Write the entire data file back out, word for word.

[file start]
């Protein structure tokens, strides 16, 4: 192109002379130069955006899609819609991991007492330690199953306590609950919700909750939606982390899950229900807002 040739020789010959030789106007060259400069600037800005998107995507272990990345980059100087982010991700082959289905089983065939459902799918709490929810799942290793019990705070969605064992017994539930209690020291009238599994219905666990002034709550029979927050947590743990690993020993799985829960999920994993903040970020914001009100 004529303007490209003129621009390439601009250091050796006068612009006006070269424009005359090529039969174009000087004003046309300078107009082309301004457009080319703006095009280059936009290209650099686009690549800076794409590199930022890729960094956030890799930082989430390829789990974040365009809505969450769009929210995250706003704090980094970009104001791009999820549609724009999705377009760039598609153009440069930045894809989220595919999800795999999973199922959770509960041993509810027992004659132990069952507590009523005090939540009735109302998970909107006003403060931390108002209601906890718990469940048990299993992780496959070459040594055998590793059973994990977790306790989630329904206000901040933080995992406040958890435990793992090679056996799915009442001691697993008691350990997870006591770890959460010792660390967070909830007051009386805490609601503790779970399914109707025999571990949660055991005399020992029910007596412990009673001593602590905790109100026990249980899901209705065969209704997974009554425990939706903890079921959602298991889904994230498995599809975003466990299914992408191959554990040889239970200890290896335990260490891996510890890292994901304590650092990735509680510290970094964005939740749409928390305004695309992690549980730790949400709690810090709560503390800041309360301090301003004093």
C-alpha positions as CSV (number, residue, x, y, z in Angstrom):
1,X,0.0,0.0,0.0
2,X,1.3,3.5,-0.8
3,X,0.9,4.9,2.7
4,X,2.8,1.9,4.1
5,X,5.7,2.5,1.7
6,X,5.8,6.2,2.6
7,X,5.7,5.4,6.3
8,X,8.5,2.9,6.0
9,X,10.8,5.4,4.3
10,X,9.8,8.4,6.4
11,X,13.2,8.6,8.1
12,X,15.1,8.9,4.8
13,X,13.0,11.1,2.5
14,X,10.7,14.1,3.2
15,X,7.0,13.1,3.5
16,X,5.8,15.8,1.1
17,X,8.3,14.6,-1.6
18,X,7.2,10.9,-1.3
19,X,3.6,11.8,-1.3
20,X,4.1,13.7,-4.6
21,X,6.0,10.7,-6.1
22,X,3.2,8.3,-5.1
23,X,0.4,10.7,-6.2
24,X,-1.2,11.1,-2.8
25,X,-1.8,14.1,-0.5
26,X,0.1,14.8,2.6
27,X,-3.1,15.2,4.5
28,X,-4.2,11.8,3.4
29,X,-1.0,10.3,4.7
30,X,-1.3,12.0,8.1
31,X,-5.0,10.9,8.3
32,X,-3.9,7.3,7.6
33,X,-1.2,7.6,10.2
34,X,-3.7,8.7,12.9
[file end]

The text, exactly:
């Protein structure tokens, strides 16, 4: 192109002379130069955006899609819609991991007492330690199953306590609950919700909750939606982390899950229900807002 040739020789010959030789106007060259400069600037800005998107995507272990990345980059100087982010991700082959289905089983065939459902799918709490929810799942290793019990705070969605064992017994539930209690020291009238599994219905666990002034709550029979927050947590743990690993020993799985829960999920994993903040970020914001009100 004529303007490209003129621009390439601009250091050796006068612009006006070269424009005359090529039969174009000087004003046309300078107009082309301004457009080319703006095009280059936009290209650099686009690549800076794409590199930022890729960094956030890799930082989430390829789990974040365009809505969450769009929210995250706003704090980094970009104001791009999820549609724009999705377009760039598609153009440069930045894809989220595919999800795999999973199922959770509960041993509810027992004659132990069952507590009523005090939540009735109302998970909107006003403060931390108002209601906890718990469940048990299993992780496959070459040594055998590793059973994990977790306790989630329904206000901040933080995992406040958890435990793992090679056996799915009442001691697993008691350990997870006591770890959460010792660390967070909830007051009386805490609601503790779970399914109707025999571990949660055991005399020992029910007596412990009673001593602590905790109100026990249980899901209705065969209704997974009554425990939706903890079921959602298991889904994230498995599809975003466990299914992408191959554990040889239970200890290896335990260490891996510890890292994901304590650092990735509680510290970094964005939740749409928390305004695309992690549980730790949400709690810090709560503390800041309360301090301003004093």
C-alpha positions as CSV (number, residue, x, y, z in Angstrom):
1,X,0.0,0.0,0.0
2,X,1.3,3.5,-0.8
3,X,0.9,4.9,2.7
4,X,2.8,1.9,4.1
5,X,5.7,2.5,1.7
6,X,5.8,6.2,2.6
7,X,5.7,5.4,6.3
8,X,8.5,2.9,6.0
9,X,10.8,5.4,4.3
10,X,9.8,8.4,6.4
11,X,13.2,8.6,8.1
12,X,15.1,8.9,4.8
13,X,13.0,11.1,2.5
14,X,10.7,14.1,3.2
15,X,7.0,13.1,3.5
16,X,5.8,15.8,1.1
17,X,8.3,14.6,-1.6
18,X,7.2,10.9,-1.3
19,X,3.6,11.8,-1.3
20,X,4.1,13.7,-4.6
21,X,6.0,10.7,-6.1
22,X,3.2,8.3,-5.1
23,X,0.4,10.7,-6.2
24,X,-1.2,11.1,-2.8
25,X,-1.8,14.1,-0.5
26,X,0.1,14.8,2.6
27,X,-3.1,15.2,4.5
28,X,-4.2,11.8,3.4
29,X,-1.0,10.3,4.7
30,X,-1.3,12.0,8.1
31,X,-5.0,10.9,8.3
32,X,-3.9,7.3,7.6
33,X,-1.2,7.6,10.2
34,X,-3.7,8.7,12.9